Eye Allergies

stock8Allergies are one of the most common chronic diseases experienced, reportedly affecting nearly 50 million Americans. Both the incidence and prevalence of eye specific allergies is on the rise, as up to 40% of the population when surveyed stated they had experienced at least 1 episode of eye allergies within the past year. At the simplest level, an allergic reaction in the eye follows the same pathway as an allergic reaction that takes place at any other location in the body. Airborne allergens like pollen, pet dander, mold, or dust can come in contact with the surface of the eye. This results in common symptoms like:

  • RED EYES
  • SWOLLEN OR PUFFY APPEARING EYES
  • BURNING SENSATIONS
  • ITCHY EYES
  • WATERY DISCHARGE
  • FREQUENT TEARING
  • EYE IRRITATION AND DISCOMFORT

stock9Eye allergies may appear in isolation, or they may be accompanied by other typical allergy related symptoms such as a runny nose, stuffy nose (nasal congestion), sneezing, coughing, or a sore throat. Eye allergies are also very common in individuals suffering from allergic rhinitis, hay fever, eczema, or asthma. Eye allergies can also appear in combination with dry eye disease, and if both are present, they exacerbate one another into a debilitating state of discomfort and irritation.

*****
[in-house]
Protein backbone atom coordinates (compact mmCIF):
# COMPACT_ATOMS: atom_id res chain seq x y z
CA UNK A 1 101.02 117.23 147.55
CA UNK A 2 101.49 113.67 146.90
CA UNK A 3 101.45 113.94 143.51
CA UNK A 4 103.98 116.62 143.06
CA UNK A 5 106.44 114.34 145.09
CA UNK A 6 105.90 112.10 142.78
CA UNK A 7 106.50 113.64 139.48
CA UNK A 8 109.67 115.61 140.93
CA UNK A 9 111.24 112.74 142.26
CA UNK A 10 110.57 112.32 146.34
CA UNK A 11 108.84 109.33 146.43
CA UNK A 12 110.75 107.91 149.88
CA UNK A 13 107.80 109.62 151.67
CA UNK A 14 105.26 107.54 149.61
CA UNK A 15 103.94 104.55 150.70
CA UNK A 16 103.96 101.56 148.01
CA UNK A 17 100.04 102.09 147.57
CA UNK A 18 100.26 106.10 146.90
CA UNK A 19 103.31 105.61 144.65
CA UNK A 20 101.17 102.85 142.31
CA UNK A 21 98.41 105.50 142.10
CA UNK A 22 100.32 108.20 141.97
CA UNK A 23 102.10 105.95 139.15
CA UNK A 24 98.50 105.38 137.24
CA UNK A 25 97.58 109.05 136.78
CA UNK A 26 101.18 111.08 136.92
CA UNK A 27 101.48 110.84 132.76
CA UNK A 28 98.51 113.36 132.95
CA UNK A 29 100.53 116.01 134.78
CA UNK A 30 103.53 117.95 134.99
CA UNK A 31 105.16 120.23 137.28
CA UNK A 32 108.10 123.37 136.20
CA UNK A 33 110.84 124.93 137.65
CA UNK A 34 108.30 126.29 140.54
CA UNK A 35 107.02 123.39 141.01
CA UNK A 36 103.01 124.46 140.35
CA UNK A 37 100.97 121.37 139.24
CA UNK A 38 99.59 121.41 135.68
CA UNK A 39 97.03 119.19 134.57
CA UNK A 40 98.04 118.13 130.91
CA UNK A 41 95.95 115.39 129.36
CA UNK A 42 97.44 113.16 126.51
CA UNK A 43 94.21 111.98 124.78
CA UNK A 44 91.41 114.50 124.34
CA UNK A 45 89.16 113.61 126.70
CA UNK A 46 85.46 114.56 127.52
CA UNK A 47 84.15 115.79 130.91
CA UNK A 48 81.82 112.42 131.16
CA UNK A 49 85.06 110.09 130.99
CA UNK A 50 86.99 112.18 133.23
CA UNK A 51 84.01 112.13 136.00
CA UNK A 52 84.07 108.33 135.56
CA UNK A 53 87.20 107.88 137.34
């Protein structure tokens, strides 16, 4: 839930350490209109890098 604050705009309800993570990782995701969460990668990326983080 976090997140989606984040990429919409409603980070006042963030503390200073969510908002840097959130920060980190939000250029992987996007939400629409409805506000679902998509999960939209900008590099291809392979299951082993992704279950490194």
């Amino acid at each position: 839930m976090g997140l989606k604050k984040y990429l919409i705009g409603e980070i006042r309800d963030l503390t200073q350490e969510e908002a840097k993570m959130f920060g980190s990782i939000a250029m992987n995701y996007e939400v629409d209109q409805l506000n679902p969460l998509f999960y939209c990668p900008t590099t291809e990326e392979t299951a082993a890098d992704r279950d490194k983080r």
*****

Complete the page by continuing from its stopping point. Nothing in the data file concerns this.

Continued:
Allergic eye symptoms are generally more pronounced during the late spring or fall, but often may last throughout the summer. This typically is because that is the time of year that the pollen count outdoors is highest. Try to find what “triggers” your allergic reactions, and then do your best to avoid it if possible.

The goal in treating eye allergies is to provide relief of your symptoms. There are specific anti-histamine eye drops that are fast acting, and work effectively to alleviate your discomfort. If you suffer from allergies, set up an appointment so we can discuss how you may benefit from a prescription eye drop to combat your allergies this season.